Seattle Repertory Theatre marks the 25th anniversary of August Wilson's African-American family drama "Fences" with a theatrical run directed by Tim Bond and with costumes designed by Wilson's widow, Constanza Romero.
As they chatted, reminisced, joked and touted one another’s artistic talents over coffee recently, Constanza Romero and Tim Bond were a two-member mutual admiration society, marking a special occasion.
The cafe where they met was just a few blocks from Romero’s Capitol Hill home, and a spot where her late husband, celebrated playwright August Wilson, used to hang out to write and hold court with fans and friends.
The occasion: a joint interview to mark their collaboration on the new Seattle Repertory Theatre production of Wilson’s Pulitzer Prize-winning drama “Fences.” Bond is directing; Romero is designing the costumes.
Though this is his first production at the Rep, Bond is no stranger here. Before leaving town in 1996 to become an associate artistic director at Oregon Shakespeare Festival, Bond earned a master’s degree in drama from University of Washington, and spent more than a dozen years working with and heading up The Group Theatre, a major Seattle multicultural ensemble.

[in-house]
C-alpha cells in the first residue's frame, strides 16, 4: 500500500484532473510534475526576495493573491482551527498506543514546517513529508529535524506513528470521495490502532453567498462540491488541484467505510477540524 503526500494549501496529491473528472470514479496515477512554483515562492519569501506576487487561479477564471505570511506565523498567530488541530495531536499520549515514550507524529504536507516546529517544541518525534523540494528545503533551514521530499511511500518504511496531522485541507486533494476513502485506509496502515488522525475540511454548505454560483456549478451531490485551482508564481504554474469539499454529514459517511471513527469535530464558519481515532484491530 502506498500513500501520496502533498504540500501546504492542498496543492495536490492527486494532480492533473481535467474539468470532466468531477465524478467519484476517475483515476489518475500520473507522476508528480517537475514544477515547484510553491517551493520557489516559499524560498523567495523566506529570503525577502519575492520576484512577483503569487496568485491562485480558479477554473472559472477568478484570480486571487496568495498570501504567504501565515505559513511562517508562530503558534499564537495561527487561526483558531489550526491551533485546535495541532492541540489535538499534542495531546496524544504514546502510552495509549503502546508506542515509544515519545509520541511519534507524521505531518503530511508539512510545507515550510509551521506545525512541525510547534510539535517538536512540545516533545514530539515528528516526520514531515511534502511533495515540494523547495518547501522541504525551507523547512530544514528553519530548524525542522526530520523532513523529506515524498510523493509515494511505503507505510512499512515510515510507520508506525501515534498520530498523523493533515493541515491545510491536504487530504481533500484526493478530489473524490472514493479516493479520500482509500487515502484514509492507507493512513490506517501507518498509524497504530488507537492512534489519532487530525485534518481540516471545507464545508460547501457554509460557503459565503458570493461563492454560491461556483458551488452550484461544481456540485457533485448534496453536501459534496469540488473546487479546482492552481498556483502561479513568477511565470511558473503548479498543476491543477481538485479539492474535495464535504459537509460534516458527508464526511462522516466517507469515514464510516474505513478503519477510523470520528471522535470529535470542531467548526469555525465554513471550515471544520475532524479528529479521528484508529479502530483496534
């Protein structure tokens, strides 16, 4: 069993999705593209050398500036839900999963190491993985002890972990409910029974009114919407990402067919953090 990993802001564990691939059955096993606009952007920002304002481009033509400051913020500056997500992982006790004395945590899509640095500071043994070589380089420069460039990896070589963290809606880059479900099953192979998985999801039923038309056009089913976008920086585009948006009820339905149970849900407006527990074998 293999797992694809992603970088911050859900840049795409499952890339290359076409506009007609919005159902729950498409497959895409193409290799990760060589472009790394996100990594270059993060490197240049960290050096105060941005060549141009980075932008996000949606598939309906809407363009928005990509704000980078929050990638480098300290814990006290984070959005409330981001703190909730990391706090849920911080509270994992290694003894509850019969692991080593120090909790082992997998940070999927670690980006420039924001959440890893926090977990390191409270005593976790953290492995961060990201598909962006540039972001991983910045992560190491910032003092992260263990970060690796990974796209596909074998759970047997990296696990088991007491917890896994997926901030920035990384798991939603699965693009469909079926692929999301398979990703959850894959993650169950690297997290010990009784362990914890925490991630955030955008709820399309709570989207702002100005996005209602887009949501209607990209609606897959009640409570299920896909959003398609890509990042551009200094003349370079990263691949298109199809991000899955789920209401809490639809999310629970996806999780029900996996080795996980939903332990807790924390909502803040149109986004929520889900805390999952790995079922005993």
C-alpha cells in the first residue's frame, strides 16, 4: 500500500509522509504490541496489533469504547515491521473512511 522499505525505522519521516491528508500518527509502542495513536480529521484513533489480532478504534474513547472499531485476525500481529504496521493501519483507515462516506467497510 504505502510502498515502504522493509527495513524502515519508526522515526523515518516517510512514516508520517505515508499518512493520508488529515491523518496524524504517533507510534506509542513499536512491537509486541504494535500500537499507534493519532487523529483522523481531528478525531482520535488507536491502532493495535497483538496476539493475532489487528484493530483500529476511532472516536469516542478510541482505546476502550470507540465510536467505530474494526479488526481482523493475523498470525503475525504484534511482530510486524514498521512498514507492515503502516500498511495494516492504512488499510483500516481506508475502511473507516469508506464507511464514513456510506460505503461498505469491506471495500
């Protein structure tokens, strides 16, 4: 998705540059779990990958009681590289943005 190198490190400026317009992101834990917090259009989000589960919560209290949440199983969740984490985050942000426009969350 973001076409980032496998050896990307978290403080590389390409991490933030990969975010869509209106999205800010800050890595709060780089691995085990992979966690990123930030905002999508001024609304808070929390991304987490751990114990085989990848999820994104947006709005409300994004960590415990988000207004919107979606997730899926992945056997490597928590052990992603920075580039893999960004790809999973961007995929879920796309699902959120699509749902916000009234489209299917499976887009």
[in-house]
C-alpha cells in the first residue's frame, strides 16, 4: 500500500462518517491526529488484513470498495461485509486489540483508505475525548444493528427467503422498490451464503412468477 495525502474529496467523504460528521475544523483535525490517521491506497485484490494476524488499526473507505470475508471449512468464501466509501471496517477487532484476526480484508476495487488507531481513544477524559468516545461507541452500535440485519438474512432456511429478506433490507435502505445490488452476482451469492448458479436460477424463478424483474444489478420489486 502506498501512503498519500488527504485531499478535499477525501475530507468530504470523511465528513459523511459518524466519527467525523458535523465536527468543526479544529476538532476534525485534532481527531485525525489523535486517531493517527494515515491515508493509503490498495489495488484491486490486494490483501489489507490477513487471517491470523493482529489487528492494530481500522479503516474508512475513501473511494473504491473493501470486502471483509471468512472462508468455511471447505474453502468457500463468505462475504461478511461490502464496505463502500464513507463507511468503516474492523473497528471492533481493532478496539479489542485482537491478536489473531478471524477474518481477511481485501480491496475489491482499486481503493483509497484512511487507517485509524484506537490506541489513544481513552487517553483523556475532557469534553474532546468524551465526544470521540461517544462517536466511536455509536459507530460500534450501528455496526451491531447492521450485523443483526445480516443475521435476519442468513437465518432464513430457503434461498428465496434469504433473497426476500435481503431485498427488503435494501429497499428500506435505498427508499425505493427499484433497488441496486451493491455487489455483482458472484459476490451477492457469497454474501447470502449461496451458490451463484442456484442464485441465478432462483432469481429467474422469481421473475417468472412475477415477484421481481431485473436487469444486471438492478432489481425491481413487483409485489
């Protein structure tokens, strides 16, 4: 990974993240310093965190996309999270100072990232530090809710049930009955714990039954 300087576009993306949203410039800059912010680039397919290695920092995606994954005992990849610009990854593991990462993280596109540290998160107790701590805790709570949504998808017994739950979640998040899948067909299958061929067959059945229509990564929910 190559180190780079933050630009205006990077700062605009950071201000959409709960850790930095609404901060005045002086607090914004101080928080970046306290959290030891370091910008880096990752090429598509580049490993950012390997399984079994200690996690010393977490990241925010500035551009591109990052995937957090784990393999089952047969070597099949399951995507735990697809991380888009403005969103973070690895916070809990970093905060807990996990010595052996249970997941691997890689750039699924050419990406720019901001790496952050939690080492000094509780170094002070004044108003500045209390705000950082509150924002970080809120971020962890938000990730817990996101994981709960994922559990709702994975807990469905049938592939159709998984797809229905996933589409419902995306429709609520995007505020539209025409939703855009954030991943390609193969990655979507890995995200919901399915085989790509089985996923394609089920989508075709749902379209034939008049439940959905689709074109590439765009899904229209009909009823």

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Romero helped bring Bond, now head of New York’s Syracuse Stage, back to direct his first show in Seattle in over a decade. (His last: The Group’s version of “Buffalo Soldier,” at Center House Theatre in 1996.)
A warm, vivacious woman who closely oversees her late husband’s literary legacy, Romero didn’t hesitate when the Rep asked her to recommend a director for “Fences,” on the occasion of the play’s 25th anniversary. “There was no other person in my mind but Tim,” she said. “I know he directs August’s work extremely well.”
Certainly the avuncular yet earnest Bond has had some practice. During his years at Oregon Shakespeare Festival, he mounted three major Wilson works: “The Piano Lesson,” “Ma Rainey’s Black Bottom” and “Gem of the Ocean.” He also hung out with the playwright (who died of cancer in 2005) at theater festivals and confabs.
“We had some really good times together but not enough,” Bond said.”August was a great raconteur, and I got the chance to hear about the last four plays he wrote, while he was writing them. He’d ask me, ‘Hey Tim, you got a minute?’ Then he’d go into a soliloquy for an hour, telling me the plot as if he had witnessed the events himself.”
Wilson saw Bond’s stagings of his works in Ashland, Ore., at OSF. The director recalls with a chuckle that Wilson was always gracious in his response, “but he’d ask questions sometimes. Questions like — ‘So, why did you do that?’ “
“Fences” has a special resonance for Bond.
One of Wilson’s most popular and performed works, the 1985 family drama (part of his 10-play cycle of 21st-century African-American life) was honored with a Pulitzer Prize and a Tony Award.
It opens in 1957, and concerns the volatile relationship between a black Pittsburgh garbageman, Troy Maxson (played at the Rep by James A. Williams), and his teenage son, Cory (Stephen Tyrone Williams, no relation).